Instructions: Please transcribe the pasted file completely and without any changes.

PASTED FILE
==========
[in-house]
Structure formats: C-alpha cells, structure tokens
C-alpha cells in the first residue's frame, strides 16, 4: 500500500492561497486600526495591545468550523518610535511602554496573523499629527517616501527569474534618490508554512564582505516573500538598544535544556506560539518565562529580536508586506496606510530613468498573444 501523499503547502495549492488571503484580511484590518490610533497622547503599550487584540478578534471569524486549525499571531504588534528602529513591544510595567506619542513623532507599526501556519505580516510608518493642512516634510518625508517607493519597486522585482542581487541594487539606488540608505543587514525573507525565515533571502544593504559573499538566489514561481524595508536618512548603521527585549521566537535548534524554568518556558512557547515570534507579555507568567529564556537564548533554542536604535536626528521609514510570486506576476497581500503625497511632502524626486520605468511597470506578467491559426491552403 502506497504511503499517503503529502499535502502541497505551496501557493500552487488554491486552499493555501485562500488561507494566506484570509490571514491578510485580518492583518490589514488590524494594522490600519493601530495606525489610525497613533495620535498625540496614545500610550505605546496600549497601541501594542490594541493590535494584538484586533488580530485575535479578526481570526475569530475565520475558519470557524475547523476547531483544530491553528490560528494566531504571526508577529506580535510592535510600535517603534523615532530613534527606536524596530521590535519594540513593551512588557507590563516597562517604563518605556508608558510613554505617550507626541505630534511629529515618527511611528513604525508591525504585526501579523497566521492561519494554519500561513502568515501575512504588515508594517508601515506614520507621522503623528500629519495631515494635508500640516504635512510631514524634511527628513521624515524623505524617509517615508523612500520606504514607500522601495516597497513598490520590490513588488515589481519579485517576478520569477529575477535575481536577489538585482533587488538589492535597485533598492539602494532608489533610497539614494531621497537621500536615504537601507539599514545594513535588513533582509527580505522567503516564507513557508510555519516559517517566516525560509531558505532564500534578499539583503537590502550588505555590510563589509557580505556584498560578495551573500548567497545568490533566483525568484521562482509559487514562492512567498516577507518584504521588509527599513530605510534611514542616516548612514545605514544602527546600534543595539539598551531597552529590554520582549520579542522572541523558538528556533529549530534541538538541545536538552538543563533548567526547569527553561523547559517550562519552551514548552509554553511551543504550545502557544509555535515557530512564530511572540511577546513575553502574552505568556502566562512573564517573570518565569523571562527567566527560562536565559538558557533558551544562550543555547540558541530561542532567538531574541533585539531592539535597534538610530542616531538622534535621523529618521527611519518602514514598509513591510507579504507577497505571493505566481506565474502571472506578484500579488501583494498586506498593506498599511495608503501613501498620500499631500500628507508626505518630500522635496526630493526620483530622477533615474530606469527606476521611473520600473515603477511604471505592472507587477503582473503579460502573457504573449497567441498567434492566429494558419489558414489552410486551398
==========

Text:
[in-house]
Structure formats: C-alpha cells, structure tokens
C-alpha cells in the first residue's frame, strides 16, 4: 500500500492561497486600526495591545468550523518610535511602554496573523499629527517616501527569474534618490508554512564582505516573500538598544535544556506560539518565562529580536508586506496606510530613468498573444 501523499503547502495549492488571503484580511484590518490610533497622547503599550487584540478578534471569524486549525499571531504588534528602529513591544510595567506619542513623532507599526501556519505580516510608518493642512516634510518625508517607493519597486522585482542581487541594487539606488540608505543587514525573507525565515533571502544593504559573499538566489514561481524595508536618512548603521527585549521566537535548534524554568518556558512557547515570534507579555507568567529564556537564548533554542536604535536626528521609514510570486506576476497581500503625497511632502524626486520605468511597470506578467491559426491552403 502506497504511503499517503503529502499535502502541497505551496501557493500552487488554491486552499493555501485562500488561507494566506484570509490571514491578510485580518492583518490589514488590524494594522490600519493601530495606525489610525497613533495620535498625540496614545500610550505605546496600549497601541501594542490594541493590535494584538484586533488580530485575535479578526481570526475569530475565520475558519470557524475547523476547531483544530491553528490560528494566531504571526508577529506580535510592535510600535517603534523615532530613534527606536524596530521590535519594540513593551512588557507590563516597562517604563518605556508608558510613554505617550507626541505630534511629529515618527511611528513604525508591525504585526501579523497566521492561519494554519500561513502568515501575512504588515508594517508601515506614520507621522503623528500629519495631515494635508500640516504635512510631514524634511527628513521624515524623505524617509517615508523612500520606504514607500522601495516597497513598490520590490513588488515589481519579485517576478520569477529575477535575481536577489538585482533587488538589492535597485533598492539602494532608489533610497539614494531621497537621500536615504537601507539599514545594513535588513533582509527580505522567503516564507513557508510555519516559517517566516525560509531558505532564500534578499539583503537590502550588505555590510563589509557580505556584498560578495551573500548567497545568490533566483525568484521562482509559487514562492512567498516577507518584504521588509527599513530605510534611514542616516548612514545605514544602527546600534543595539539598551531597552529590554520582549520579542522572541523558538528556533529549530534541538538541545536538552538543563533548567526547569527553561523547559517550562519552551514548552509554553511551543504550545502557544509555535515557530512564530511572540511577546513575553502574552505568556502566562512573564517573570518565569523571562527567566527560562536565559538558557533558551544562550543555547540558541530561542532567538531574541533585539531592539535597534538610530542616531538622534535621523529618521527611519518602514514598509513591510507579504507577497505571493505566481506565474502571472506578484500579488501583494498586506498593506498599511495608503501613501498620500499631500500628507508626505518630500522635496526630493526620483530622477533615474530606469527606476521611473520600473515603477511604471505592472507587477503582473503579460502573457504573449497567441498567434492566429494558419489558414489552410486551398